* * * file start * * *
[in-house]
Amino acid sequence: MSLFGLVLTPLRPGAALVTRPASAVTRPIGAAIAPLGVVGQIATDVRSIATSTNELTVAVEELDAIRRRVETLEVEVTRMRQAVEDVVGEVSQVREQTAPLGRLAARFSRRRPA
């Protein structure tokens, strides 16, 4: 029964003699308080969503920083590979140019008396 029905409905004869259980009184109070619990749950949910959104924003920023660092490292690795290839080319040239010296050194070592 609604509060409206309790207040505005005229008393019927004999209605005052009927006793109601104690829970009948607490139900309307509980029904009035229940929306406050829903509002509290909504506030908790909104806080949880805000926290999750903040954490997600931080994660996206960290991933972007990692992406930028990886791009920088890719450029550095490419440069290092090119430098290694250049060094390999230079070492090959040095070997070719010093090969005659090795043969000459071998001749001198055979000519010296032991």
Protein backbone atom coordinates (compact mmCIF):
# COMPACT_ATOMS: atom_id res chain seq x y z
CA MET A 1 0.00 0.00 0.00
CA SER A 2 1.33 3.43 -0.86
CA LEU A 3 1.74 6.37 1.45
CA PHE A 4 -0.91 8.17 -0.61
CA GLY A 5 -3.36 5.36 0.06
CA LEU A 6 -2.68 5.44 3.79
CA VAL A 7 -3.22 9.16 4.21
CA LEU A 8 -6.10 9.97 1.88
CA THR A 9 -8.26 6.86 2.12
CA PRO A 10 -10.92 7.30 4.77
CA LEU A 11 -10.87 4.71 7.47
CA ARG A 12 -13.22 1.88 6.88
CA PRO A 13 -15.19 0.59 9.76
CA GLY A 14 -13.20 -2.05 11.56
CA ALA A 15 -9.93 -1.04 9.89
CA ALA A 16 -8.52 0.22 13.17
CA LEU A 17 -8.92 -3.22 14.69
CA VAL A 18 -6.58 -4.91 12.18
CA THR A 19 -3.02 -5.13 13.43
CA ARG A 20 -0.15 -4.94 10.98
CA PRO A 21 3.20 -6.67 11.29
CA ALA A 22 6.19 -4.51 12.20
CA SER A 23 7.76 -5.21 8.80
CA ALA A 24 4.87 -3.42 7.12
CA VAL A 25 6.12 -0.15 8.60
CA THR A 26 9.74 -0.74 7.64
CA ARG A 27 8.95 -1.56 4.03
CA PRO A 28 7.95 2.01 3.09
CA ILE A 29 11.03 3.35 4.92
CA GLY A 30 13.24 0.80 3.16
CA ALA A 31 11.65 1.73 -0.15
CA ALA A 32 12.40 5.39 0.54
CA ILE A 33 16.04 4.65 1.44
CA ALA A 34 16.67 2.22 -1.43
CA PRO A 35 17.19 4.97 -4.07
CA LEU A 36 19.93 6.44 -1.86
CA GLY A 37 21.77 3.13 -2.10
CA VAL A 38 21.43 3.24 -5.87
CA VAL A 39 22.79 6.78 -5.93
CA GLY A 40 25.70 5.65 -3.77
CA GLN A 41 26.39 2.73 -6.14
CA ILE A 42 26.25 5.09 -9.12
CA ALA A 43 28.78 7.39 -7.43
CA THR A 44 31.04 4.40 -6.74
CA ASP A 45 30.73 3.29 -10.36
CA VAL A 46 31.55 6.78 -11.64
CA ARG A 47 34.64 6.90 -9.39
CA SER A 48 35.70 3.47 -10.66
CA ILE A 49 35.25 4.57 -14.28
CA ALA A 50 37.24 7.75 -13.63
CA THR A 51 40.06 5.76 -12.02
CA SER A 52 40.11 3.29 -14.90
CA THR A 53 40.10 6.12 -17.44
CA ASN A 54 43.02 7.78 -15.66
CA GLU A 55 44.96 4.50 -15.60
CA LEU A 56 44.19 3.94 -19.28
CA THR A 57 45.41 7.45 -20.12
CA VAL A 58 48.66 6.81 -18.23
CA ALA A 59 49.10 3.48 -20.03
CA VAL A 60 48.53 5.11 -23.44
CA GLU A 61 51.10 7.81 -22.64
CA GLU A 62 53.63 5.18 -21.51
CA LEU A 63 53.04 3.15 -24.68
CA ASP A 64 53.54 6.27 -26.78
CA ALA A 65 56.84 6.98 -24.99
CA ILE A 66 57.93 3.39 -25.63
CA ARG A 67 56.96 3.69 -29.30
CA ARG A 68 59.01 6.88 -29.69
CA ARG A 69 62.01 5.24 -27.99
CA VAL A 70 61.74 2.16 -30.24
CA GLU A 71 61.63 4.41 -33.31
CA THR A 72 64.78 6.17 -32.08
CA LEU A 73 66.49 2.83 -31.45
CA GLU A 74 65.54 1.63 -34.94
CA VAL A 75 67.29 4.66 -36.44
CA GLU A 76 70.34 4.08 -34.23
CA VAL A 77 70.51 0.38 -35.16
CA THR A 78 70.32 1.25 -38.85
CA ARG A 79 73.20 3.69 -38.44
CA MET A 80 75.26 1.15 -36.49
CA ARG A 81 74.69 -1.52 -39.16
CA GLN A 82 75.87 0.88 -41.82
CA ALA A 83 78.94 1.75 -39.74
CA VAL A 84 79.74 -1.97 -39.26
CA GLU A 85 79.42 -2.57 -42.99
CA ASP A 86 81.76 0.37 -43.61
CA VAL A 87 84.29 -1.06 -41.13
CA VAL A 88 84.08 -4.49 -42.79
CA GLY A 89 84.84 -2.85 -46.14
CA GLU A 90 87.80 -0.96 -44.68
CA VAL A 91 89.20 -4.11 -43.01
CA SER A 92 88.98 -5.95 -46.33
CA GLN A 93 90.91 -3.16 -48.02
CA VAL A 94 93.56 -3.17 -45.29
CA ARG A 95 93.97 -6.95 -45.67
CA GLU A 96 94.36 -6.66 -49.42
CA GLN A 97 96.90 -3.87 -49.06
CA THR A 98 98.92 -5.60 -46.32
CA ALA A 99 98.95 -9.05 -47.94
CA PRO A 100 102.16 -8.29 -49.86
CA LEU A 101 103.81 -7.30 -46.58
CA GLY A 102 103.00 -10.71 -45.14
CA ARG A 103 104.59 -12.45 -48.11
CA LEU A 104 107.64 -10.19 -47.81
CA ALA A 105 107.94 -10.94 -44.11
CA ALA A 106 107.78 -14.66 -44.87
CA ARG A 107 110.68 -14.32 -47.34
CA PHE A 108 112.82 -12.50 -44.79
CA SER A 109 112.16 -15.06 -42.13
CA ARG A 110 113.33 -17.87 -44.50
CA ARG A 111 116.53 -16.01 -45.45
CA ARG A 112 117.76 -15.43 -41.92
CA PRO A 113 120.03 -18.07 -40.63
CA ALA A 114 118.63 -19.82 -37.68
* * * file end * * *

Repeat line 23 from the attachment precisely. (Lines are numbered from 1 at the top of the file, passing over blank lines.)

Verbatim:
CA VAL A 18 -6.58 -4.91 12.18